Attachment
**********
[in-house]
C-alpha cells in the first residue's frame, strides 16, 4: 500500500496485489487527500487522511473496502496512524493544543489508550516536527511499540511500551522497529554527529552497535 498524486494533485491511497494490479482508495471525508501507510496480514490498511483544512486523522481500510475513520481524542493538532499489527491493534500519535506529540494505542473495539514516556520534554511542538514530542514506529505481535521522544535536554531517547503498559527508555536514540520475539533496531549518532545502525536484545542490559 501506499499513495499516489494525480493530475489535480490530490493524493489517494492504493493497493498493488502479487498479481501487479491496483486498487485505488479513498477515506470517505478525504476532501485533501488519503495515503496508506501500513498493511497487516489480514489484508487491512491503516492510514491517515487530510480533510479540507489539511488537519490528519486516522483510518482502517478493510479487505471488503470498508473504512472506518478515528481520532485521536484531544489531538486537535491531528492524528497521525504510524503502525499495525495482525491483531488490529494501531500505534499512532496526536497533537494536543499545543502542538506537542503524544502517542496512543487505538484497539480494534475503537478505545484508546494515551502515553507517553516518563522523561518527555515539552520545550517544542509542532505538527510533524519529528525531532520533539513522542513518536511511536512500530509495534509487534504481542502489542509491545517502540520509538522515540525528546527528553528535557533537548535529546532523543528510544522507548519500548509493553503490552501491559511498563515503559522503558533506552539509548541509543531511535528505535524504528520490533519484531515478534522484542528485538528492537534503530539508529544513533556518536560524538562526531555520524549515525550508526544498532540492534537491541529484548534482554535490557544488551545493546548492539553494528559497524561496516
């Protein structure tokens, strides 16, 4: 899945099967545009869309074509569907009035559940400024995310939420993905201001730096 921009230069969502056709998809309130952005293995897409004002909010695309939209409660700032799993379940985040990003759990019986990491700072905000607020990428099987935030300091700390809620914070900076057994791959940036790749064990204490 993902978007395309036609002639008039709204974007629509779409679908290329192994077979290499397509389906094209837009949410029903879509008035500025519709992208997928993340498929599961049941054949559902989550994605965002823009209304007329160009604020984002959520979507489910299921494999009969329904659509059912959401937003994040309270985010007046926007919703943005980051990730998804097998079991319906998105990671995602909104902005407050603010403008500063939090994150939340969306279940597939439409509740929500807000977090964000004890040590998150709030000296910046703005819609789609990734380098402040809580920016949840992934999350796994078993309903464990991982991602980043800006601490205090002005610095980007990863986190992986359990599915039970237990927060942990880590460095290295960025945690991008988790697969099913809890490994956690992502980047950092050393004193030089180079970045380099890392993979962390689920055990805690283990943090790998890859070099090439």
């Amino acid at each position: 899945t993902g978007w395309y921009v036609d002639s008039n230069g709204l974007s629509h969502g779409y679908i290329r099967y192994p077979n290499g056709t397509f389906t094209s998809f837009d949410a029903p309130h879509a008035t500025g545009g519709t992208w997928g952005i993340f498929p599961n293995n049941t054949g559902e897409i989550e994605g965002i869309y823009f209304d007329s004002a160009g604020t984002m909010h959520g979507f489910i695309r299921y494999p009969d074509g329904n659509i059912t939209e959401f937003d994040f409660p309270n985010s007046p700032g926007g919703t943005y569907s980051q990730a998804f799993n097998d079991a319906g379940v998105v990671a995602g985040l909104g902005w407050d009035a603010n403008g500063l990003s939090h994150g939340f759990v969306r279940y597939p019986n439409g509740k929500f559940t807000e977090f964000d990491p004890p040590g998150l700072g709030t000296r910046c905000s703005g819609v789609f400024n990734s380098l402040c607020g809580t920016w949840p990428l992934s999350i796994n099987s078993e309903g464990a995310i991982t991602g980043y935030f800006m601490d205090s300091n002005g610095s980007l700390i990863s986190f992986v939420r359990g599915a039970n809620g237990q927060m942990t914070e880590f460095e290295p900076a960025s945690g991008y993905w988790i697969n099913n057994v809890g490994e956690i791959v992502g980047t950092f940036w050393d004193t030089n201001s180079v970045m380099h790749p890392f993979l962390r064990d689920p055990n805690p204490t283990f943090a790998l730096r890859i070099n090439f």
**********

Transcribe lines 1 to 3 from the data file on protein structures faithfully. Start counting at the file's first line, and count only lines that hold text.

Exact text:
[in-house]
C-alpha cells in the first residue's frame, strides 16, 4: 500500500496485489487527500487522511473496502496512524493544543489508550516536527511499540511500551522497529554527529552497535 498524486494533485491511497494490479482508495471525508501507510496480514490498511483544512486523522481500510475513520481524542493538532499489527491493534500519535506529540494505542473495539514516556520534554511542538514530542514506529505481535521522544535536554531517547503498559527508555536514540520475539533496531549518532545502525536484545542490559 501506499499513495499516489494525480493530475489535480490530490493524493489517494492504493493497493498493488502479487498479481501487479491496483486498487485505488479513498477515506470517505478525504476532501485533501488519503495515503496508506501500513498493511497487516489480514489484508487491512491503516492510514491517515487530510480533510479540507489539511488537519490528519486516522483510518482502517478493510479487505471488503470498508473504512472506518478515528481520532485521536484531544489531538486537535491531528492524528497521525504510524503502525499495525495482525491483531488490529494501531500505534499512532496526536497533537494536543499545543502542538506537542503524544502517542496512543487505538484497539480494534475503537478505545484508546494515551502515553507517553516518563522523561518527555515539552520545550517544542509542532505538527510533524519529528525531532520533539513522542513518536511511536512500530509495534509487534504481542502489542509491545517502540520509538522515540525528546527528553528535557533537548535529546532523543528510544522507548519500548509493553503490552501491559511498563515503559522503558533506552539509548541509543531511535528505535524504528520490533519484531515478534522484542528485538528492537534503530539508529544513533556518536560524538562526531555520524549515525550508526544498532540492534537491541529484548534482554535490557544488551545493546548492539553494528559497524561496516
């Protein structure tokens, strides 16, 4: 899945099967545009869309074509569907009035559940400024995310939420993905201001730096 921009230069969502056709998809309130952005293995897409004002909010695309939209409660700032799993379940985040990003759990019986990491700072905000607020990428099987935030300091700390809620914070900076057994791959940036790749064990204490 993902978007395309036609002639008039709204974007629509779409679908290329192994077979290499397509389906094209837009949410029903879509008035500025519709992208997928993340498929599961049941054949559902989550994605965002823009209304007329160009604020984002959520979507489910299921494999009969329904659509059912959401937003994040309270985010007046926007919703943005980051990730998804097998079991319906998105990671995602909104902005407050603010403008500063939090994150939340969306279940597939439409509740929500807000977090964000004890040590998150709030000296910046703005819609789609990734380098402040809580920016949840992934999350796994078993309903464990991982991602980043800006601490205090002005610095980007990863986190992986359990599915039970237990927060942990880590460095290295960025945690991008988790697969099913809890490994956690992502980047950092050393004193030089180079970045380099890392993979962390689920055990805690283990943090790998890859070099090439």